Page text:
100 days: Why the hype around Modi Raj is overdone

Here’s why the Modi government is has disappointed more than it has brought cheer.

Chandrakant Naidu September 05, 2014 14:51:09 IST
100 days: Why the hype around Modi Raj is overdone

Conflicting signals mark the first three months of Modi Raj. While the sense of urgency and tenacity of purpose, particularly in economic matters, displayed by Modi have been praiseworthy, he has disappointed the country with his silence on a range of critical issues. While the media have been more than generous in their appraisal of the Prime Minister and his government, there is dismay in several quarters at being sold the Hindutva agenda on the sly. The new converts to the BJP electorate could feel cheated on two counts: first, the slogan ‘Sabka Sath, Sabka Vikas’ which helped the party break the communal barrier for a comprehensive electoral triumph has been conveniently put to sleep with heavy doses of communal polarisation; second, the 100-day deadline to bring down prices, check corruption and bring back black money stashed away in overseas banks looks certain to pass with hardly any semblance of success.

Here’s why the Modi government is has disappointed more than it has brought cheer.

A nation conned

100 days Why the hype around Modi Raj is overdone

Narendra Modi. PTI

When the Narendra Modi-led BJP launched its high on bang value campaign against the corrupt and discredited UPA, the message it conveyed across the board was clear: it would provide good governance, end policy paralysis and kick start economic revival. In short, it would bring sanity back to the business of ruling the country. Three months down the line, the nation has reason to feel conned. Nowhere during the campaign was it told to the voters that the forces of Hindutva and hate-mongers would have a virtual free run of the country, communalising the political and social spaces with reckless enthusiasm. The nation voted for Modi in spite of his party’s silent Hindutva agenda and not because of it. He sought the nation’s trust on the promise of an even-handed treatment to all communities. Now he has virtually made himself blind to the activities of these elements, preferring to keep himself busy with only matters of the economy and foreign affairs. His silence says it all. Under him fears about a slow death of secularism in the country seem to be coming true.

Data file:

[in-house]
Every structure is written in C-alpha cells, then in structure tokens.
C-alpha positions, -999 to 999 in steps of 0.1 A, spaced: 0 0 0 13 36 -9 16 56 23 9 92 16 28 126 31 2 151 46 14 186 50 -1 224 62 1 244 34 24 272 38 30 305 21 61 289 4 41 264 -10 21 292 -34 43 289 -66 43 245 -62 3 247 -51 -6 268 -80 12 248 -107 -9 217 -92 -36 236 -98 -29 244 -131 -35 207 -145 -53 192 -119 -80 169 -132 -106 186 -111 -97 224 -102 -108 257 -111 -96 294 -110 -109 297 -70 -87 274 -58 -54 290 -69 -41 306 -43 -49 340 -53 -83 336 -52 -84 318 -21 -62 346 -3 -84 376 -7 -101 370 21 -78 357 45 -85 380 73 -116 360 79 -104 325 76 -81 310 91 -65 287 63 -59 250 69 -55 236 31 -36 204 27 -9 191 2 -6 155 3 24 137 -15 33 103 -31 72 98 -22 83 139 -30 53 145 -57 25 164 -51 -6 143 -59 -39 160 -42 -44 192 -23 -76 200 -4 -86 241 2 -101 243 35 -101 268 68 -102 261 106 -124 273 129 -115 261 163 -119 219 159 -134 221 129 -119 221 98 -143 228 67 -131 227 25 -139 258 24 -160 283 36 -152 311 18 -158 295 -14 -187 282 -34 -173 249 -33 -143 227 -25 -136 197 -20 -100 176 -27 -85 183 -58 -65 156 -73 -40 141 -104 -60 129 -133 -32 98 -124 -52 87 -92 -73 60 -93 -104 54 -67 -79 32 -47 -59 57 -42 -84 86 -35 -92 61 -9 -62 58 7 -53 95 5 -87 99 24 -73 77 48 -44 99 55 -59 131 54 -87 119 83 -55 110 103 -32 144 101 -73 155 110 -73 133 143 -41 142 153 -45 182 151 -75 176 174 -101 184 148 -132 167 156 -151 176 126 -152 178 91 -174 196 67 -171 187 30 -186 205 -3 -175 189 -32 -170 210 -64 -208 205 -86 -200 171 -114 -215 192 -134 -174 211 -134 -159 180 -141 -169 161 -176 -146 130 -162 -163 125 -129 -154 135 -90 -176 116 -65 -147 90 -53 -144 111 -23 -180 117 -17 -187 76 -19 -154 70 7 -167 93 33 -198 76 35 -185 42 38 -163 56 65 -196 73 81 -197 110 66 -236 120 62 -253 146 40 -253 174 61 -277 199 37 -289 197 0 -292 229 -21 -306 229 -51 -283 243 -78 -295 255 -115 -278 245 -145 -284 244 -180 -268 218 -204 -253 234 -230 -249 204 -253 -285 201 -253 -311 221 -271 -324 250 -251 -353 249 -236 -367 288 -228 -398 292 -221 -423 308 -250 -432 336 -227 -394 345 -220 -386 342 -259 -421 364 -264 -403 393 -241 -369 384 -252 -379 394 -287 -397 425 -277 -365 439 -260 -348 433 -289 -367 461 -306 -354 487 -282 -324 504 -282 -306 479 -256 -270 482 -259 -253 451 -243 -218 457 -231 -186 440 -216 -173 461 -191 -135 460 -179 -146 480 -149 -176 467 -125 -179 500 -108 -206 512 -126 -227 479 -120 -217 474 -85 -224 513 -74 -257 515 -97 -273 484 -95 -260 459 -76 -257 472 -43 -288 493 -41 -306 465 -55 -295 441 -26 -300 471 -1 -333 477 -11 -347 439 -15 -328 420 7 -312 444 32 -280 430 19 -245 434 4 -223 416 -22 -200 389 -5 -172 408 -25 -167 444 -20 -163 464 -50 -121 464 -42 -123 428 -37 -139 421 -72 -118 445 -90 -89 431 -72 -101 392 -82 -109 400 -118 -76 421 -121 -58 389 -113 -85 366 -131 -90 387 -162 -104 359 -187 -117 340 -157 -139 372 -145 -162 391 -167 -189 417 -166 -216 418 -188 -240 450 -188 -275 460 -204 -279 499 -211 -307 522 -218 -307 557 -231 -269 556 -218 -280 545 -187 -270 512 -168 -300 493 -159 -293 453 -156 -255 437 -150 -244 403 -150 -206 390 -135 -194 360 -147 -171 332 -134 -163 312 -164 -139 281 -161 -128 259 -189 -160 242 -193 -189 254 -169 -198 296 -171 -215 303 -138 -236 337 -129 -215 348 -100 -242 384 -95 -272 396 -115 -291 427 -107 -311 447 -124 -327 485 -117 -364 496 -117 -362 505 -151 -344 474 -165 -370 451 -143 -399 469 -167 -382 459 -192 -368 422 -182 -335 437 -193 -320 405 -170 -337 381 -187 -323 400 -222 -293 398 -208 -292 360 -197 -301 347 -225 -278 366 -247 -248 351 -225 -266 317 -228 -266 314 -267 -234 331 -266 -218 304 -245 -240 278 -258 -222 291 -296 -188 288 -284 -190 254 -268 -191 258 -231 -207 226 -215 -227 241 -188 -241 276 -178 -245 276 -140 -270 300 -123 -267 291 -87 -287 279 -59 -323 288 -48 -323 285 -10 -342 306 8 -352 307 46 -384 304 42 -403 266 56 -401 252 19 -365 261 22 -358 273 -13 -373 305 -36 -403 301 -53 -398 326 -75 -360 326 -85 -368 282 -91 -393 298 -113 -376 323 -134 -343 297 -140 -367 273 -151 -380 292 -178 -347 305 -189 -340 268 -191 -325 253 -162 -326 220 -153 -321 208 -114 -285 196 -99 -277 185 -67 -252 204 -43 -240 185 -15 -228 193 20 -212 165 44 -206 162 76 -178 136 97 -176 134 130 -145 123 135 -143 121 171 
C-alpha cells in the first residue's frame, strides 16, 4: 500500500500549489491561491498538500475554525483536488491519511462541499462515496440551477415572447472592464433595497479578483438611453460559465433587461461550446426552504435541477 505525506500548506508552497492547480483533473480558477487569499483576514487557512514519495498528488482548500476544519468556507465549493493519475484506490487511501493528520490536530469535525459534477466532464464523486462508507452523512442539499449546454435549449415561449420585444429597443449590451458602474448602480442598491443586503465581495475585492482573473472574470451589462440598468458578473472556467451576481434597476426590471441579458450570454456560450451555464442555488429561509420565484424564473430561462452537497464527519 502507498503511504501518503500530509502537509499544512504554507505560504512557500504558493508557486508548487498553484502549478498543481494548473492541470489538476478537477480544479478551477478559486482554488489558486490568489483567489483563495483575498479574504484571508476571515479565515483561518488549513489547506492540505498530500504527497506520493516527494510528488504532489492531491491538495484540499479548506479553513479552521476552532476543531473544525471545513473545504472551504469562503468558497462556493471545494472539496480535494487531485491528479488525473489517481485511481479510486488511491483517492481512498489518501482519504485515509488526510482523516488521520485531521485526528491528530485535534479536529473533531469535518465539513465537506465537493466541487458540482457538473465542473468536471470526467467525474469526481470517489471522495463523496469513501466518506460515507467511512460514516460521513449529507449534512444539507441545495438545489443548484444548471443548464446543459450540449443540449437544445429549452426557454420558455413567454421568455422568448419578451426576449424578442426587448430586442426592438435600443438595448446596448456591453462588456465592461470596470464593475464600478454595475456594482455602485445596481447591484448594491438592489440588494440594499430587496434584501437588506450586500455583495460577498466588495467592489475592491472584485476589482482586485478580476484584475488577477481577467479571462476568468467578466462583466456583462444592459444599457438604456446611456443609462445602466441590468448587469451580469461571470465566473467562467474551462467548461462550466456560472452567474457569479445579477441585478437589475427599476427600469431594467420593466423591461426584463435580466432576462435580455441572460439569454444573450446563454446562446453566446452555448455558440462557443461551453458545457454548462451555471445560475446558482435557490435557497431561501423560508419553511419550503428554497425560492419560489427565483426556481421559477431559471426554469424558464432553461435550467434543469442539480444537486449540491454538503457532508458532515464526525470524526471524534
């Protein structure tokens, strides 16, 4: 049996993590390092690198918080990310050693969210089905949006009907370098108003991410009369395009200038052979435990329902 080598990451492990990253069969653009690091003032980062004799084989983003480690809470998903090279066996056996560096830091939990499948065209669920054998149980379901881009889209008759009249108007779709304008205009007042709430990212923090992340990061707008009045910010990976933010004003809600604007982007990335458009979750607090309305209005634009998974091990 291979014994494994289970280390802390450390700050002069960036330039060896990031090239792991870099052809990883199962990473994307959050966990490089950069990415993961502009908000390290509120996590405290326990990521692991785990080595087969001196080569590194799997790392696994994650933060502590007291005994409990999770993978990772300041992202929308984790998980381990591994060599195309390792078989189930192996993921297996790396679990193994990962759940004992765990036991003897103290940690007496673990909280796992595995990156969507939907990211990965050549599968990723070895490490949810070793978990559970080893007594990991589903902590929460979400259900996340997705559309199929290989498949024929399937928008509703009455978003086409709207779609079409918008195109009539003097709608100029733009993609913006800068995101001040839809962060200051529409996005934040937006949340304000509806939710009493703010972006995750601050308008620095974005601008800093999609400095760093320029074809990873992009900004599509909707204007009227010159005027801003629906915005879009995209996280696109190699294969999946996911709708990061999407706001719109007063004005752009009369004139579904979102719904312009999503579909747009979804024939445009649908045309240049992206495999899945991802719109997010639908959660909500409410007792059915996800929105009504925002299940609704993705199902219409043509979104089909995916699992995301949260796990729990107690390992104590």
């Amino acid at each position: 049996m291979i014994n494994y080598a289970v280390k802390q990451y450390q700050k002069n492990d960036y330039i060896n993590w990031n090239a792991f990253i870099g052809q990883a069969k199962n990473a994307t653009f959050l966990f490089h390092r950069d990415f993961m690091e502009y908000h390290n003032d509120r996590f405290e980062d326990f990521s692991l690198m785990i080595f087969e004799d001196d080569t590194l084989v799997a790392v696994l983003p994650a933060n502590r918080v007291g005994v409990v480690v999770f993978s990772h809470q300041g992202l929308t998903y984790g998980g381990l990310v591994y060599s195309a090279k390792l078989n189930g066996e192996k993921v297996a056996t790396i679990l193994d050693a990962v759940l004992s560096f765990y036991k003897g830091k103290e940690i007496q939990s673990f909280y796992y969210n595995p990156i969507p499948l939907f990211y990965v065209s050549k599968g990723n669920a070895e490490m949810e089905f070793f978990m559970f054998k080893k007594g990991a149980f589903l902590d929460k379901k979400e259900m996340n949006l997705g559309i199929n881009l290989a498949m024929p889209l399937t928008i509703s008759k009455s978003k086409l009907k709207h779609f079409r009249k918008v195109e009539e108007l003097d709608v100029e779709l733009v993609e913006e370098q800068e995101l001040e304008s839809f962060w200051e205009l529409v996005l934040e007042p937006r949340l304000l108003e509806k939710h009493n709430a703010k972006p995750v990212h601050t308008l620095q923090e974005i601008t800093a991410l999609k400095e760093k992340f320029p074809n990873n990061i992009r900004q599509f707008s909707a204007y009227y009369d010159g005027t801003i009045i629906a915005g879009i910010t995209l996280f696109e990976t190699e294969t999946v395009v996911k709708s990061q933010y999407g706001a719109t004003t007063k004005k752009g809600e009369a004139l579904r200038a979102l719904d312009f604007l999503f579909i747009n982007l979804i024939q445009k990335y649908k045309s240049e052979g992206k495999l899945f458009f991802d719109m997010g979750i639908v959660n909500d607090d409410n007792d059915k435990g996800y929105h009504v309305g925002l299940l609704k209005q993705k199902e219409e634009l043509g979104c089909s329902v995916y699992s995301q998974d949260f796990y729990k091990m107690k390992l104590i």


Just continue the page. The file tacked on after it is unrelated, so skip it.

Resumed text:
The government’s intents were questioned even in Japan where the prime minister wowed the people with his elocution, drumming skills and bouquets of promises. While he invited investors to profit from the concessions someone in the audience asked him about the contradiction between his brand on nationalism and the promised globalisation. Modi held forth on the Vedic thought of the whole earth as a family (Vasudhaiva kutumbakam) guiding his party. The contrasting reality at home hasn’t, however, escaped the attention in India.

Smothering internal democracy

It is not just within the party that democracy is drying up. The sombre faces of ministers reflect growing mutual distrust within the government too. The 'no-no' lists are much longer than the ‘to-do lists’. The PMO’s control on the appointment of the ministers’ personal staff set the tone for the one-man show at the outset.

The bugging of senior minister Nitin Gadkari's house or the squealing about the Home minister’s son have been denied or refuted by the PMO. But the perception about snooping at various levels of government refuses to die down. Modi's arrival at the Centre is by no means considered his departure from Gujarat, says an Ahmedabad-based editor. He continues to haunt his party members there. The Gujarati political adversaries were subjugated through snooping or through mysterious deaths. Sworn affidavits of the officers involved in the action are being quoted to substantiate that charge.